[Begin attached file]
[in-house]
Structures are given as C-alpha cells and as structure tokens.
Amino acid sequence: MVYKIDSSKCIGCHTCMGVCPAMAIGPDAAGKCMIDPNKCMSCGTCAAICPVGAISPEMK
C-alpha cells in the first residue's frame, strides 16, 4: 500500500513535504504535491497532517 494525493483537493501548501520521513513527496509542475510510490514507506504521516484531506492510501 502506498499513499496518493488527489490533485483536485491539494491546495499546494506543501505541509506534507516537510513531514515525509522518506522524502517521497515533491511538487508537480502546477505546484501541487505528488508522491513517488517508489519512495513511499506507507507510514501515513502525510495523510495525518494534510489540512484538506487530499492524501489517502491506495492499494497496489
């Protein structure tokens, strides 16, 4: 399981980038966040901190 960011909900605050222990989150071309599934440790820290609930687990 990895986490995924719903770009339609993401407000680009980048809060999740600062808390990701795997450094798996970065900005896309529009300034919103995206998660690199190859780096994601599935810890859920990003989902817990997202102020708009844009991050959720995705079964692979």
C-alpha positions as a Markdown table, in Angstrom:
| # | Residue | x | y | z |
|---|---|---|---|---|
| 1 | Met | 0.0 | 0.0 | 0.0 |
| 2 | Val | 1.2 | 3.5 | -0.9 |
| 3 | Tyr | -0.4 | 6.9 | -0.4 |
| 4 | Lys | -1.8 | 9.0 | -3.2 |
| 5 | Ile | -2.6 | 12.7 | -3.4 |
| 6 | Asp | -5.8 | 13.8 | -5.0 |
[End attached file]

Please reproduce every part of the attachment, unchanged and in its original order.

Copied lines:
[in-house]
Structures are given as C-alpha cells and as structure tokens.
Amino acid sequence: MVYKIDSSKCIGCHTCMGVCPAMAIGPDAAGKCMIDPNKCMSCGTCAAICPVGAISPEMK
C-alpha cells in the first residue's frame, strides 16, 4: 500500500513535504504535491497532517 494525493483537493501548501520521513513527496509542475510510490514507506504521516484531506492510501 502506498499513499496518493488527489490533485483536485491539494491546495499546494506543501505541509506534507516537510513531514515525509522518506522524502517521497515533491511538487508537480502546477505546484501541487505528488508522491513517488517508489519512495513511499506507507507510514501515513502525510495523510495525518494534510489540512484538506487530499492524501489517502491506495492499494497496489
């Protein structure tokens, strides 16, 4: 399981980038966040901190 960011909900605050222990989150071309599934440790820290609930687990 990895986490995924719903770009339609993401407000680009980048809060999740600062808390990701795997450094798996970065900005896309529009300034919103995206998660690199190859780096994601599935810890859920990003989902817990997202102020708009844009991050959720995705079964692979």
C-alpha positions as a Markdown table, in Angstrom:
| # | Residue | x | y | z |
|---|---|---|---|---|
| 1 | Met | 0.0 | 0.0 | 0.0 |
| 2 | Val | 1.2 | 3.5 | -0.9 |
| 3 | Tyr | -0.4 | 6.9 | -0.4 |
| 4 | Lys | -1.8 | 9.0 | -3.2 |
| 5 | Ile | -2.6 | 12.7 | -3.4 |
| 6 | Asp | -5.8 | 13.8 | -5.0 |